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This podcast is Part 2 of the Stock Series discussion with JL Collins, author of The Simple Path to Wealth and the website JLCollinsNH; we discuss the Great Depression and the mindset you need to be a successful long-term investor, plus how to allocate between equities and bonds.
In Today’s Podcast we cover:
- Part 2 of the Stock Series conversation with Jim Collins
- A discussion of what happened during the Great Depression and the Crash of 1929
- A large portion of the crash was due to many people buying stock on margin
- Jim’s explanation of leverage and buying stocks on margin
- Jim’s Four Lessons to watch out for
- Making peace in your mind when a crash/correction happens. What caused it? Psychology or something legitimate?
- Unless you believe the US economy has permanently collapsed, then “the market always goes up” over time according to Jim
- Jim says the best thing that can happen to a young investor is a market crash as you get to purchase stocks “on sale” for potentially years
- Savings rate is the most crucial aspect for the FI community since it allows you to continually invest in good markets and bad
- Bull markets and bear markets are a part of life. We need to toughen up mentally to prepare for both
- Jim’s explanation of the 40 year period starting in 1975 showing the calamities that happened and yet how far the market increased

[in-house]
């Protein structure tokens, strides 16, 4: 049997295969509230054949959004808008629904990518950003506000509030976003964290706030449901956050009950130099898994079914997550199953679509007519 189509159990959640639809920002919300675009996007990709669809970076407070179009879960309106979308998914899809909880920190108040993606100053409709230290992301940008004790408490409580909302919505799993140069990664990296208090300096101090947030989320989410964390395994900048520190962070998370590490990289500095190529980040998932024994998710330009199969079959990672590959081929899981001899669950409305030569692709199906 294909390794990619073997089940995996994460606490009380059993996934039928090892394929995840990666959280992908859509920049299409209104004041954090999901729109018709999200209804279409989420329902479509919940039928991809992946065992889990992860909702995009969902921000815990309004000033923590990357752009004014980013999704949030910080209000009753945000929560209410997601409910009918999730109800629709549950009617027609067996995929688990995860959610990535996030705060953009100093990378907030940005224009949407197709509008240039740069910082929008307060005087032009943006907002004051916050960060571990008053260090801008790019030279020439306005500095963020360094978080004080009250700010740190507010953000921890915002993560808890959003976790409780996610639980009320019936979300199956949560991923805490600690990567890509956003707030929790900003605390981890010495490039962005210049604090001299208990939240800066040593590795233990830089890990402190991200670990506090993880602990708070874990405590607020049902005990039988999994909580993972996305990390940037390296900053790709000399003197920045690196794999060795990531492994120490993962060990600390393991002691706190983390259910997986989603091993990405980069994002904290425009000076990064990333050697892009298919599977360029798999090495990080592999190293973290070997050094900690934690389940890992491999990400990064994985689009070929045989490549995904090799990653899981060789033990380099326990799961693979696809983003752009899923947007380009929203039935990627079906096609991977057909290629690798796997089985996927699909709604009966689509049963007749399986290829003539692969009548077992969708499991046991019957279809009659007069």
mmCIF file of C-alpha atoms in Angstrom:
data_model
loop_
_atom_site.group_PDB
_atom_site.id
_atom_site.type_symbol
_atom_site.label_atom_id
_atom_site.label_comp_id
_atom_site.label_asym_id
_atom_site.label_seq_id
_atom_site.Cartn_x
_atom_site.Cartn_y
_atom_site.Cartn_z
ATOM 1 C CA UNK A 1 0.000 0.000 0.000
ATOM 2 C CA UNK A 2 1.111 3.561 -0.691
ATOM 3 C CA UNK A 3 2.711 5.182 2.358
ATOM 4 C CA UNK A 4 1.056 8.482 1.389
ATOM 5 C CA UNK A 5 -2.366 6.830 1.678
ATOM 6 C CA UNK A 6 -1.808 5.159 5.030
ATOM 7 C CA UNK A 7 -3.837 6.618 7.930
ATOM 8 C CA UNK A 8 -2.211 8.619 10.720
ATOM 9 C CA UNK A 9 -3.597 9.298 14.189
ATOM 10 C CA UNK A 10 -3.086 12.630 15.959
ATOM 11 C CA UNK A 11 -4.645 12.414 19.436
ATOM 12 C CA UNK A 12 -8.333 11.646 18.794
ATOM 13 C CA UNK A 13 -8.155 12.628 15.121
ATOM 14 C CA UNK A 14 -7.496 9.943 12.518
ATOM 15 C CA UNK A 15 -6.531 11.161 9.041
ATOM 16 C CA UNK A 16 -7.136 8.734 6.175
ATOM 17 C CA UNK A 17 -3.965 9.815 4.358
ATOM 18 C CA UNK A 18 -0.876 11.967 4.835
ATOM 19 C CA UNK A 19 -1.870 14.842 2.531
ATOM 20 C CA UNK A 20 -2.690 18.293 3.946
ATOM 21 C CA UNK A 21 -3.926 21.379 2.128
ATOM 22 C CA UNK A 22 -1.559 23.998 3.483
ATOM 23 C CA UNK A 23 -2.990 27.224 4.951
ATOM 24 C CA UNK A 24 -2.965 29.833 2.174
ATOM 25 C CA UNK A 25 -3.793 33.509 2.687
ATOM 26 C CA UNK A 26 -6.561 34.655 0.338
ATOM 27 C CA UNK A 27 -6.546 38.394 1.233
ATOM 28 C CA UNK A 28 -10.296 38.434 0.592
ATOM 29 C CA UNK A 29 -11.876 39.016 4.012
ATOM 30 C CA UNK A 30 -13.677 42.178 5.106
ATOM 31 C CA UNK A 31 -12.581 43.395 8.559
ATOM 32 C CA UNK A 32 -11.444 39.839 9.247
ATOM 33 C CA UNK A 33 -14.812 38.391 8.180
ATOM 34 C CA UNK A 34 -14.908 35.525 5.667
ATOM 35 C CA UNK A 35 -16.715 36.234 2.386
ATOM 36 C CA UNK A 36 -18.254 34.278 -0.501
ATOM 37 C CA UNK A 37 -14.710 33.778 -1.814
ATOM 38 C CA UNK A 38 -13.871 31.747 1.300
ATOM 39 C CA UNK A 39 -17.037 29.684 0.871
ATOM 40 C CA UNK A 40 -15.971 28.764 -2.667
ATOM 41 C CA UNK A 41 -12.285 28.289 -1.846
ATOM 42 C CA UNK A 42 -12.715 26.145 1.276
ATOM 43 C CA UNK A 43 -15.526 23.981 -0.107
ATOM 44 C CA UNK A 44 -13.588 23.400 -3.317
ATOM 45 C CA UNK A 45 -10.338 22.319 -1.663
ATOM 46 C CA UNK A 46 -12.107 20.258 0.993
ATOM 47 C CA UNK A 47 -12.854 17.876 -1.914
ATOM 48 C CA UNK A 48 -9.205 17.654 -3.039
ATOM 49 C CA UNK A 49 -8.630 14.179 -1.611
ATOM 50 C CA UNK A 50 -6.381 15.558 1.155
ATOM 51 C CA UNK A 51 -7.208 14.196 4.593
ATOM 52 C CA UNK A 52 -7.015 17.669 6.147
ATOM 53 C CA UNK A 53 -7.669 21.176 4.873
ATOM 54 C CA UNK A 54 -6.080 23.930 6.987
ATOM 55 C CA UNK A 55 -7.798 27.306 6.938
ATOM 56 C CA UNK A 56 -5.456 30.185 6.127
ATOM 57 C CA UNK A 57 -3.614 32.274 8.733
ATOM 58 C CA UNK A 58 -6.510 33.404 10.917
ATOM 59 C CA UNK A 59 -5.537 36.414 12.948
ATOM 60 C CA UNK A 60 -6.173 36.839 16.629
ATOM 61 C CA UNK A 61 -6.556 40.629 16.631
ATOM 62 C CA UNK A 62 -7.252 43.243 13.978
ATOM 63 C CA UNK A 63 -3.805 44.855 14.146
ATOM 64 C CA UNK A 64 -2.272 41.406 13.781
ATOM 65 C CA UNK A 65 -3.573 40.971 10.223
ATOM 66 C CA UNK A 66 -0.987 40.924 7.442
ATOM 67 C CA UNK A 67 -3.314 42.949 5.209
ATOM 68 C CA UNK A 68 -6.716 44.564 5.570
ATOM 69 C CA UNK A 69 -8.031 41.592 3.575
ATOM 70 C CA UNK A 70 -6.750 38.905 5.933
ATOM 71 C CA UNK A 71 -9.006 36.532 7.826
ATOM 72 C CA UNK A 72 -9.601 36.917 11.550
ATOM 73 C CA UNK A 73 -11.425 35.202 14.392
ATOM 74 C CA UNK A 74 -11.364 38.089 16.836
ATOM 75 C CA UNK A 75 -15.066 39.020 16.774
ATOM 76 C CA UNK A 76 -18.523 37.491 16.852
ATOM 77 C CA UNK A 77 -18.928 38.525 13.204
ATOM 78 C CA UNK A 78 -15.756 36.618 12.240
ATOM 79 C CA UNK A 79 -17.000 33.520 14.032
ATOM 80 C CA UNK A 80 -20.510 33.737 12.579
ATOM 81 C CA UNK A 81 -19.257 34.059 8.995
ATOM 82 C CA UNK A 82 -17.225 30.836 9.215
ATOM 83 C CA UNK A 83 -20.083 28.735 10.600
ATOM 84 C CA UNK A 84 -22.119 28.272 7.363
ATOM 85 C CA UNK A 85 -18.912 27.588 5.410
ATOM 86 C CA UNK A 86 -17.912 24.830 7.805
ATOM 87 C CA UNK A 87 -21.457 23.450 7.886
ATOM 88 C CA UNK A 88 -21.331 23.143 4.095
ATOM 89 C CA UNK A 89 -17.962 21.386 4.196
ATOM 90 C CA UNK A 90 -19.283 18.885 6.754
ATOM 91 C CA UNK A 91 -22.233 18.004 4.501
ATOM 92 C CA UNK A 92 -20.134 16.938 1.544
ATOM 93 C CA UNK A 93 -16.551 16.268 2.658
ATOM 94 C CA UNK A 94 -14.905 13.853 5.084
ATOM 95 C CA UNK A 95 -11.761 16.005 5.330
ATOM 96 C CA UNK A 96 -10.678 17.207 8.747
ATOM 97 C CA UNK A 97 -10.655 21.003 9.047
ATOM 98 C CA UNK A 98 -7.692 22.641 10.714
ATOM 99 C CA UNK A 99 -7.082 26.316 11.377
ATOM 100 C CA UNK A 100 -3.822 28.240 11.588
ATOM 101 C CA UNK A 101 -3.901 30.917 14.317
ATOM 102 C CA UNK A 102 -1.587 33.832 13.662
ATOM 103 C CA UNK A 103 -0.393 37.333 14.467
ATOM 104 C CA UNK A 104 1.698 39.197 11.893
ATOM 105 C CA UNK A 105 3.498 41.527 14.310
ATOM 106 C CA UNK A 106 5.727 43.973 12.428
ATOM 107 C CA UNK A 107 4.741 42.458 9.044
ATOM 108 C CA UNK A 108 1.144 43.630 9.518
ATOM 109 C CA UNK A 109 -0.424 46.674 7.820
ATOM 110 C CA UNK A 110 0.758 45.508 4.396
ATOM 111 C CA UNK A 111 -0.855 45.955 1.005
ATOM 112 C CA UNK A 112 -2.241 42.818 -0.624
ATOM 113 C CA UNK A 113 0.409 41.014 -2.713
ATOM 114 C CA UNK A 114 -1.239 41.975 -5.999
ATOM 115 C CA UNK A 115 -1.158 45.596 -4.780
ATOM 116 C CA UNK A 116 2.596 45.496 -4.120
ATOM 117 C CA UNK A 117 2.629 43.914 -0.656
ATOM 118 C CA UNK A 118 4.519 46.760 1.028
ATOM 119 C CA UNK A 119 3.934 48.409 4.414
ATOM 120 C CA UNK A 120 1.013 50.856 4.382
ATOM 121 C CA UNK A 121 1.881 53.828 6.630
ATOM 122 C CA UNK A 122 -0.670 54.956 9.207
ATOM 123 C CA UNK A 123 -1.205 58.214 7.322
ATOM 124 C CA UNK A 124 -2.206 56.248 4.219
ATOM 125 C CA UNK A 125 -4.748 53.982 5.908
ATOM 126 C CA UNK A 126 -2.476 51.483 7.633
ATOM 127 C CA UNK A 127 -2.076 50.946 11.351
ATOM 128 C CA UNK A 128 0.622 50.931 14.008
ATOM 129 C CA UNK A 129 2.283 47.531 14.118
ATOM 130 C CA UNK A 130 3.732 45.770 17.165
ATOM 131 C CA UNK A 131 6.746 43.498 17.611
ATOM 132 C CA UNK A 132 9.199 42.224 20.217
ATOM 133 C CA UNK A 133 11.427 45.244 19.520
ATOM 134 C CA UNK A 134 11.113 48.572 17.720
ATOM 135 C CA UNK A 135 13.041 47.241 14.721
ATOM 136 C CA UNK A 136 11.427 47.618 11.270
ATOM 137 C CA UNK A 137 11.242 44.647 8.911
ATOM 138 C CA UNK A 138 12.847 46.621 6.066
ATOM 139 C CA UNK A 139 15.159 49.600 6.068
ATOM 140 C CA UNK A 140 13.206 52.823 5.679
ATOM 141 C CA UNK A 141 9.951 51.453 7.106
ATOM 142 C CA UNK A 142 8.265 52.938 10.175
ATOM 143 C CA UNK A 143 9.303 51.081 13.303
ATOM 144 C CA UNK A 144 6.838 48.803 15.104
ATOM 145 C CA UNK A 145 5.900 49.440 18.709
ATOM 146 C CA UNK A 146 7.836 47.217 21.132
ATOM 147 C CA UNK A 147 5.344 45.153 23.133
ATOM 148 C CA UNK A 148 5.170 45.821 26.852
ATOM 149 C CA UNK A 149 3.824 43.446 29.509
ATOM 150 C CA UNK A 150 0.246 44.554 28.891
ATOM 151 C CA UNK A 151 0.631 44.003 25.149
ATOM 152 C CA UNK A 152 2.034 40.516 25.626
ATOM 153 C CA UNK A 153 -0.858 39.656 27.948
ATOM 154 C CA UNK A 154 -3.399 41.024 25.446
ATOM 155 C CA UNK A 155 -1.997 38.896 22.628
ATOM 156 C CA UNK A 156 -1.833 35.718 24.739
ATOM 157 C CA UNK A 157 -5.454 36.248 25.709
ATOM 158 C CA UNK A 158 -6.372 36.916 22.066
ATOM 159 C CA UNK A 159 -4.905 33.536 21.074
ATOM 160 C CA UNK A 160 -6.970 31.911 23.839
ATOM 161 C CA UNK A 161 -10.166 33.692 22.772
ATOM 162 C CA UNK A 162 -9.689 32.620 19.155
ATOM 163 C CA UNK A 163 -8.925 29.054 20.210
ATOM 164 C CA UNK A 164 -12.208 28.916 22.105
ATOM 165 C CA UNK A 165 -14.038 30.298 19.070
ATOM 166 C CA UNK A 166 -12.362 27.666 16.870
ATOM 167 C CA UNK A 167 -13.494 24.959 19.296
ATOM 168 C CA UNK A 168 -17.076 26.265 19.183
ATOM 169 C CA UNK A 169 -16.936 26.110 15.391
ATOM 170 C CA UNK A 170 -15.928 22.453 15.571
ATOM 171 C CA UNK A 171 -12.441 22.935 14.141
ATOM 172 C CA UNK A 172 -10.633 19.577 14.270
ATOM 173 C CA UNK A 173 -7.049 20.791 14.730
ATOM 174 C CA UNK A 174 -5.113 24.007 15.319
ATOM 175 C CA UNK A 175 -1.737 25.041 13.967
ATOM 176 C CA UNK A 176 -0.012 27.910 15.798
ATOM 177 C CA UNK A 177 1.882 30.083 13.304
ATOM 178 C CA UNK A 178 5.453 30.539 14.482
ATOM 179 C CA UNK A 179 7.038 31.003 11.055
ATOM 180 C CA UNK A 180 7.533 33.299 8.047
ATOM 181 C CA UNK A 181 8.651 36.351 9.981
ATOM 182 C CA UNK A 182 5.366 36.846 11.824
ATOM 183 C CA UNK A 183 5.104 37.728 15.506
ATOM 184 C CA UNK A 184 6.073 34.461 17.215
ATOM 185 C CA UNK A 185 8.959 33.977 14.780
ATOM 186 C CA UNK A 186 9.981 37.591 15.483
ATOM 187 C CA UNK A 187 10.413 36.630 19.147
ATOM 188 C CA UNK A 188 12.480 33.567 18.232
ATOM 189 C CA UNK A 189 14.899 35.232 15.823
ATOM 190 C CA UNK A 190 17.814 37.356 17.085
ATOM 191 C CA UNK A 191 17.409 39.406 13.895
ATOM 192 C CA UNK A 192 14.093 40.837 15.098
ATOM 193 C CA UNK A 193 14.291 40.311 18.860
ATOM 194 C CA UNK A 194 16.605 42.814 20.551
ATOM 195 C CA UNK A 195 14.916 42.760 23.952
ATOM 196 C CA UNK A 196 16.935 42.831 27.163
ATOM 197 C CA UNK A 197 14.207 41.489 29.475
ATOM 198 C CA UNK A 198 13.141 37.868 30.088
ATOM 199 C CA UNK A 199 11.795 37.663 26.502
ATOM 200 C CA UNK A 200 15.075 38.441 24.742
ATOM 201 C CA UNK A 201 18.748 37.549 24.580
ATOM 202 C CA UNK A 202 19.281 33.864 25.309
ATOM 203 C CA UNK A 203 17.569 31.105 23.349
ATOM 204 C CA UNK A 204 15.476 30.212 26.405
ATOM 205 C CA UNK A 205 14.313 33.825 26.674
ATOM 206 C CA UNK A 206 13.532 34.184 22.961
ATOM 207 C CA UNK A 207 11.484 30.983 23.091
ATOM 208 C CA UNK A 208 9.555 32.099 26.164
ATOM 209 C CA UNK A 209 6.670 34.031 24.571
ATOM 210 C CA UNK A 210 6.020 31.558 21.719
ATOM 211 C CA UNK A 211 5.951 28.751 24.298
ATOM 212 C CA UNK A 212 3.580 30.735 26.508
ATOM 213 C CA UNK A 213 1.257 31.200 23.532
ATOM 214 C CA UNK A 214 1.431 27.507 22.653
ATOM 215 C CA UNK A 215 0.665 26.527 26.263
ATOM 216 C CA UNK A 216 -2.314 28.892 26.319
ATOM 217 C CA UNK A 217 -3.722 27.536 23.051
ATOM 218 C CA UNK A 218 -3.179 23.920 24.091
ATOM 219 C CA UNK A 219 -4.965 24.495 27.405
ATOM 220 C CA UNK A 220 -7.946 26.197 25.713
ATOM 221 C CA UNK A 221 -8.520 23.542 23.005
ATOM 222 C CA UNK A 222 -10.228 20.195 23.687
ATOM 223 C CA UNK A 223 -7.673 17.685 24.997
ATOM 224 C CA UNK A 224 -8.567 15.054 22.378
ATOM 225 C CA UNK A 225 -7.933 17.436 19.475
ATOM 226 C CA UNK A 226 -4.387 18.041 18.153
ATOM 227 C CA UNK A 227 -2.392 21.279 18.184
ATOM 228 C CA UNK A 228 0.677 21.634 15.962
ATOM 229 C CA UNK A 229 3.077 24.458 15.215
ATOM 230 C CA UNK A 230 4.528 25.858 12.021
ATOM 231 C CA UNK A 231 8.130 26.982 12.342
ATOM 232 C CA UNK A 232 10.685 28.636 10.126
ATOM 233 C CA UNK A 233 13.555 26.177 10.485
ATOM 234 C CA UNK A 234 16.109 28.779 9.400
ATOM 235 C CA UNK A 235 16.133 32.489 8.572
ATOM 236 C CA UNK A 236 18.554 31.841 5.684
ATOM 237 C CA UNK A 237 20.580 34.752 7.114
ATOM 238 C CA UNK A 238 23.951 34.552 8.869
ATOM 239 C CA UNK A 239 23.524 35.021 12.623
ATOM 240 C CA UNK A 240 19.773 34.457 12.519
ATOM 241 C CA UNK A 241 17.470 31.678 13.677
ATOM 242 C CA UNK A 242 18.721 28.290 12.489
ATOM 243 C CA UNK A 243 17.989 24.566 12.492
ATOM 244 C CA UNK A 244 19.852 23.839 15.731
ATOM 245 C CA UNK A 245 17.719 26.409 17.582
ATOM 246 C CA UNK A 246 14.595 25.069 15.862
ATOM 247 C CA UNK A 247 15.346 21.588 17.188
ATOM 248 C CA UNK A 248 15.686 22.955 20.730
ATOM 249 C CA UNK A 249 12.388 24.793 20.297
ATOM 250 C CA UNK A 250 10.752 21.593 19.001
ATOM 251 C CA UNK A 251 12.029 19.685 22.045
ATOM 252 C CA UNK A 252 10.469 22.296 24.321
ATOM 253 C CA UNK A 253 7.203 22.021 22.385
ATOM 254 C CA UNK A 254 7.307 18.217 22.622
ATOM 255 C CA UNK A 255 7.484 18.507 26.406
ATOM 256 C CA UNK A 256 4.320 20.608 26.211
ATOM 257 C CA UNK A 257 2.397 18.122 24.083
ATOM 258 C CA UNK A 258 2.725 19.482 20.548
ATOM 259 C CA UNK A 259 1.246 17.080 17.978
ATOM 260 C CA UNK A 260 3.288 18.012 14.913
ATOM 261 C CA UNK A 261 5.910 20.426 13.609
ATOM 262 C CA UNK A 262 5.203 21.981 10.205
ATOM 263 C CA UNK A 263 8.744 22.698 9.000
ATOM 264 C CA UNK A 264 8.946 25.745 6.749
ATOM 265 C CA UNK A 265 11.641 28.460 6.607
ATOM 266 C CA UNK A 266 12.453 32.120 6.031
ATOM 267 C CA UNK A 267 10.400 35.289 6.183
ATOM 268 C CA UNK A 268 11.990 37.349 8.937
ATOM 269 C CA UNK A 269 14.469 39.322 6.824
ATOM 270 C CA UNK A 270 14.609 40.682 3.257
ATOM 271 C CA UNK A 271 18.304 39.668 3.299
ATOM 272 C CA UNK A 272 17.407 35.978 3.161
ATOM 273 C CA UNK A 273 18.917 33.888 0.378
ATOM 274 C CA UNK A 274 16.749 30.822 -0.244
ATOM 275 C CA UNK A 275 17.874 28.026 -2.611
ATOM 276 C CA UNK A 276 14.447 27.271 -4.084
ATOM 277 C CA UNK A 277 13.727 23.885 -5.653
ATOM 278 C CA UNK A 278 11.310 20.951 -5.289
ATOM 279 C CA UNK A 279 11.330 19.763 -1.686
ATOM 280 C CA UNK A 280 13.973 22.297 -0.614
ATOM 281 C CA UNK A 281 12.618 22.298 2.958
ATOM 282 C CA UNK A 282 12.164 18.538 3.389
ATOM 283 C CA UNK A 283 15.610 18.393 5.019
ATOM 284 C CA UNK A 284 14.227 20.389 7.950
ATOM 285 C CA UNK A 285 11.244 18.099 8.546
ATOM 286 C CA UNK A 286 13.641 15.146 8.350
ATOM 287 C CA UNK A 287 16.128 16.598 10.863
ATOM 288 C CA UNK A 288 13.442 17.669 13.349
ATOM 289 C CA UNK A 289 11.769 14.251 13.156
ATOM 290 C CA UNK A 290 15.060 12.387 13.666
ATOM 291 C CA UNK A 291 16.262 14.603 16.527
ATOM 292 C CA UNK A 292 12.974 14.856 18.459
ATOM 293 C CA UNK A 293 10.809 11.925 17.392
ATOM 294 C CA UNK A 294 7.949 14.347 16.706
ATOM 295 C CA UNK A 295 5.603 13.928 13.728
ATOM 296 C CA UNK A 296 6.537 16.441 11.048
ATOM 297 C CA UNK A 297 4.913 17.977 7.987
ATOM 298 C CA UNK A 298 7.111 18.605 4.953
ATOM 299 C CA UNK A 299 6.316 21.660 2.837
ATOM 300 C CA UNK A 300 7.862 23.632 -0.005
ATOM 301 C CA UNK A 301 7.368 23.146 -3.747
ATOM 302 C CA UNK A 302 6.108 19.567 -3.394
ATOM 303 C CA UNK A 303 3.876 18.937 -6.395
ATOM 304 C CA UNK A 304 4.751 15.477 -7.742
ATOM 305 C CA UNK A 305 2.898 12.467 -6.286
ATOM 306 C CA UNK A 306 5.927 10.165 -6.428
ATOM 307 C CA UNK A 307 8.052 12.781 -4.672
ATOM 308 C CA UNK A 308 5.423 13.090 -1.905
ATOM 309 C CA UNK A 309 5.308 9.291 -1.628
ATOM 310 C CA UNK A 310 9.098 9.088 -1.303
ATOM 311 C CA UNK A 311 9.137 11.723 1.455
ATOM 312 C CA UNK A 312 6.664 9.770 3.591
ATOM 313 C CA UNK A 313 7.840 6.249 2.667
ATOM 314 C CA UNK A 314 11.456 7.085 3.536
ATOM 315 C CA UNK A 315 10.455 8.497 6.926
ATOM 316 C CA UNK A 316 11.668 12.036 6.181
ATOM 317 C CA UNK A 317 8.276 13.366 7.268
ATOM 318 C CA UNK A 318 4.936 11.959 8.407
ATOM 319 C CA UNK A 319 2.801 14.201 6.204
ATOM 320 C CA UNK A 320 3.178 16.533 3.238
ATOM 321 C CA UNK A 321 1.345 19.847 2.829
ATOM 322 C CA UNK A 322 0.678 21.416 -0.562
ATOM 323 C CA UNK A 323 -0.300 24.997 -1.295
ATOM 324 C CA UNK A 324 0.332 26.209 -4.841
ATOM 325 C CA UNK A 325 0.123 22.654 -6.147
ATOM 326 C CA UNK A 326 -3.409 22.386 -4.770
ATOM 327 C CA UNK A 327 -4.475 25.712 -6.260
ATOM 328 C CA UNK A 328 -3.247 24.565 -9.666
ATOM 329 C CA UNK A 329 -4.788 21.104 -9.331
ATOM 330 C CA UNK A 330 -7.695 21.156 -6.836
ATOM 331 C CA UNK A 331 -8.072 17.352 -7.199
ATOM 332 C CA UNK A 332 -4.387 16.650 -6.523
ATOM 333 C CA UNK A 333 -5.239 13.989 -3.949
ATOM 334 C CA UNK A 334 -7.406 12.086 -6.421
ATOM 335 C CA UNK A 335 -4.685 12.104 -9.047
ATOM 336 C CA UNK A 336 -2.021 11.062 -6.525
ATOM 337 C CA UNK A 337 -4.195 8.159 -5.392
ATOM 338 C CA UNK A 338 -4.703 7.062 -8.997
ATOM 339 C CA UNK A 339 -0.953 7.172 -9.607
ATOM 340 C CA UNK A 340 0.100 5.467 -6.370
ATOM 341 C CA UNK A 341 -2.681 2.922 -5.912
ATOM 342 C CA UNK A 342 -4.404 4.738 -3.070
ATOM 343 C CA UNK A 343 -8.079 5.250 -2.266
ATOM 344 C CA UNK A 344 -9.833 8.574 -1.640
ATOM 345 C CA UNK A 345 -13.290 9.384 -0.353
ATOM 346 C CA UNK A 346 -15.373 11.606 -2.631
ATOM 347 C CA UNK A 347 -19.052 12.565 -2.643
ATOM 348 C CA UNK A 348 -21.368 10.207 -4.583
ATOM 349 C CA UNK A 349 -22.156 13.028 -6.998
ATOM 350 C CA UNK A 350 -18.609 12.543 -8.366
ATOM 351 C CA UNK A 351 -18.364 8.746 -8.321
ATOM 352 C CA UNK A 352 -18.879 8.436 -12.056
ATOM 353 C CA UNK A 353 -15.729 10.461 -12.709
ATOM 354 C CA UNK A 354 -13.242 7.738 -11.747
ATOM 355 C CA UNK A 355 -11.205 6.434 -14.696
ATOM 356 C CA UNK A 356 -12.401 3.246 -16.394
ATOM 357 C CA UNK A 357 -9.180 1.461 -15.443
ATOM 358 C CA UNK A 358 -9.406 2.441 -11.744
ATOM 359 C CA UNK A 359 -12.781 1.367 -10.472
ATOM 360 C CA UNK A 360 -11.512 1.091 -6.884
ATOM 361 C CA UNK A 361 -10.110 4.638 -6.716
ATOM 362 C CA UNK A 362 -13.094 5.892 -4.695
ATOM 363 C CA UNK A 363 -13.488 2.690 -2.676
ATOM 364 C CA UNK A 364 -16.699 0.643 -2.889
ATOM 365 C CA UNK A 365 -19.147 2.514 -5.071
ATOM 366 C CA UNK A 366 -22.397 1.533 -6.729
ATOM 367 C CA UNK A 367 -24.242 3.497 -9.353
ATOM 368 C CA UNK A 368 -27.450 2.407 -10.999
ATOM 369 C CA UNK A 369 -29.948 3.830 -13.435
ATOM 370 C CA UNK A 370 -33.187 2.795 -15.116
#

- Nobody knows what the next 40 years will hold, but we have a dynamic economy
- What stage of investment life are you in? It varies depending on your age
- Wealth building and wealth preservation stages and the discussion surrounding both
- When you’re in the wealth building stage you need to have your psychology correct: Keep pumping money into the market and take advantage of sales when the market goes down
- 100% equities in the wealth building stage per Jim
- When you stop working for money you are in the wealth preservation stage
- What percentage should you have in stocks and bonds in the wealth preservation stage
- The more you have in bonds the smoother your ride will be, but the lower your return will be
- Your tolerance for volatility will determine your percentage in equities and bonds
- Would Jim ever consider going back to 100% equities?
- Mathematically you are always better off in stocks than bonds over the long-term
- Even Jim contemplated selling during recent market plunges, so everyone is susceptible to this
Links from the show:
Books Mentioned in the Show: